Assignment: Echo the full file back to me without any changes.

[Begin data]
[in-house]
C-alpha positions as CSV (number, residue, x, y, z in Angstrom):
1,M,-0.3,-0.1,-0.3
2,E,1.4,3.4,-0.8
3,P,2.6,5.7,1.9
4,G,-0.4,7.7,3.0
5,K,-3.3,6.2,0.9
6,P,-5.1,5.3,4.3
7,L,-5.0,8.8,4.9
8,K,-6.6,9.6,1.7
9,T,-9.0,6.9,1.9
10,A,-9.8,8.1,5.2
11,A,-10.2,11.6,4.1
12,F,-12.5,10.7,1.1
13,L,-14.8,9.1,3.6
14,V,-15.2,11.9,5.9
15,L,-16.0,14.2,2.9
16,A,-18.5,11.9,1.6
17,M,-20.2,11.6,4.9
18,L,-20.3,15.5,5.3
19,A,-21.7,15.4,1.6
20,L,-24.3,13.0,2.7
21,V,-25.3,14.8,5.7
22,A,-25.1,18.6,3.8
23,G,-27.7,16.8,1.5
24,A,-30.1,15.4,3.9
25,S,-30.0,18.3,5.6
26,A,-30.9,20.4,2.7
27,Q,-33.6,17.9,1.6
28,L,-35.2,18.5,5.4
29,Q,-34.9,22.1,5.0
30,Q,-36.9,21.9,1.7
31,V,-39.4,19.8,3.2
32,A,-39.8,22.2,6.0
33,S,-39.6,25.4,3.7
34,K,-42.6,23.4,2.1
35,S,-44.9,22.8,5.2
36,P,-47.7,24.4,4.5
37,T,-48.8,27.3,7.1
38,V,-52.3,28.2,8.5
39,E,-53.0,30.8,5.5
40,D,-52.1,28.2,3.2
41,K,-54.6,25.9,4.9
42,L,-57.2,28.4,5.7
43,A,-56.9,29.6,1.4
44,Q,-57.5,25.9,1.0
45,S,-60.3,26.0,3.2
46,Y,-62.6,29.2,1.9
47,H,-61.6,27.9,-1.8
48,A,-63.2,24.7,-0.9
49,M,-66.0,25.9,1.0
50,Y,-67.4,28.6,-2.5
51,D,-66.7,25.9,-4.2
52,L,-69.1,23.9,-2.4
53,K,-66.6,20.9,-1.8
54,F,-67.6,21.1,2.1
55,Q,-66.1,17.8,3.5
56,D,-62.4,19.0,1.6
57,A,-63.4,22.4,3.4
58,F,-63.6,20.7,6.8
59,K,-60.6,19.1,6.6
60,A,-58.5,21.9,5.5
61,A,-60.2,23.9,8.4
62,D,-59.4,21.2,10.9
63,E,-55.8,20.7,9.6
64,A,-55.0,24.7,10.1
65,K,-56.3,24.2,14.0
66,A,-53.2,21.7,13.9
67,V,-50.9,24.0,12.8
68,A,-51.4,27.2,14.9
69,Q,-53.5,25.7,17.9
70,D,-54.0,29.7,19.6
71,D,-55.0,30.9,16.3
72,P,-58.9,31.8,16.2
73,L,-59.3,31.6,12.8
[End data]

[in-house]
C-alpha positions as CSV (number, residue, x, y, z in Angstrom):
1,M,-0.3,-0.1,-0.3
2,E,1.4,3.4,-0.8
3,P,2.6,5.7,1.9
4,G,-0.4,7.7,3.0
5,K,-3.3,6.2,0.9
6,P,-5.1,5.3,4.3
7,L,-5.0,8.8,4.9
8,K,-6.6,9.6,1.7
9,T,-9.0,6.9,1.9
10,A,-9.8,8.1,5.2
11,A,-10.2,11.6,4.1
12,F,-12.5,10.7,1.1
13,L,-14.8,9.1,3.6
14,V,-15.2,11.9,5.9
15,L,-16.0,14.2,2.9
16,A,-18.5,11.9,1.6
17,M,-20.2,11.6,4.9
18,L,-20.3,15.5,5.3
19,A,-21.7,15.4,1.6
20,L,-24.3,13.0,2.7
21,V,-25.3,14.8,5.7
22,A,-25.1,18.6,3.8
23,G,-27.7,16.8,1.5
24,A,-30.1,15.4,3.9
25,S,-30.0,18.3,5.6
26,A,-30.9,20.4,2.7
27,Q,-33.6,17.9,1.6
28,L,-35.2,18.5,5.4
29,Q,-34.9,22.1,5.0
30,Q,-36.9,21.9,1.7
31,V,-39.4,19.8,3.2
32,A,-39.8,22.2,6.0
33,S,-39.6,25.4,3.7
34,K,-42.6,23.4,2.1
35,S,-44.9,22.8,5.2
36,P,-47.7,24.4,4.5
37,T,-48.8,27.3,7.1
38,V,-52.3,28.2,8.5
39,E,-53.0,30.8,5.5
40,D,-52.1,28.2,3.2
41,K,-54.6,25.9,4.9
42,L,-57.2,28.4,5.7
43,A,-56.9,29.6,1.4
44,Q,-57.5,25.9,1.0
45,S,-60.3,26.0,3.2
46,Y,-62.6,29.2,1.9
47,H,-61.6,27.9,-1.8
48,A,-63.2,24.7,-0.9
49,M,-66.0,25.9,1.0
50,Y,-67.4,28.6,-2.5
51,D,-66.7,25.9,-4.2
52,L,-69.1,23.9,-2.4
53,K,-66.6,20.9,-1.8
54,F,-67.6,21.1,2.1
55,Q,-66.1,17.8,3.5
56,D,-62.4,19.0,1.6
57,A,-63.4,22.4,3.4
58,F,-63.6,20.7,6.8
59,K,-60.6,19.1,6.6
60,A,-58.5,21.9,5.5
61,A,-60.2,23.9,8.4
62,D,-59.4,21.2,10.9
63,E,-55.8,20.7,9.6
64,A,-55.0,24.7,10.1
65,K,-56.3,24.2,14.0
66,A,-53.2,21.7,13.9
67,V,-50.9,24.0,12.8
68,A,-51.4,27.2,14.9
69,Q,-53.5,25.7,17.9
70,D,-54.0,29.7,19.6
71,D,-55.0,30.9,16.3
72,P,-58.9,31.8,16.2
73,L,-59.3,31.6,12.8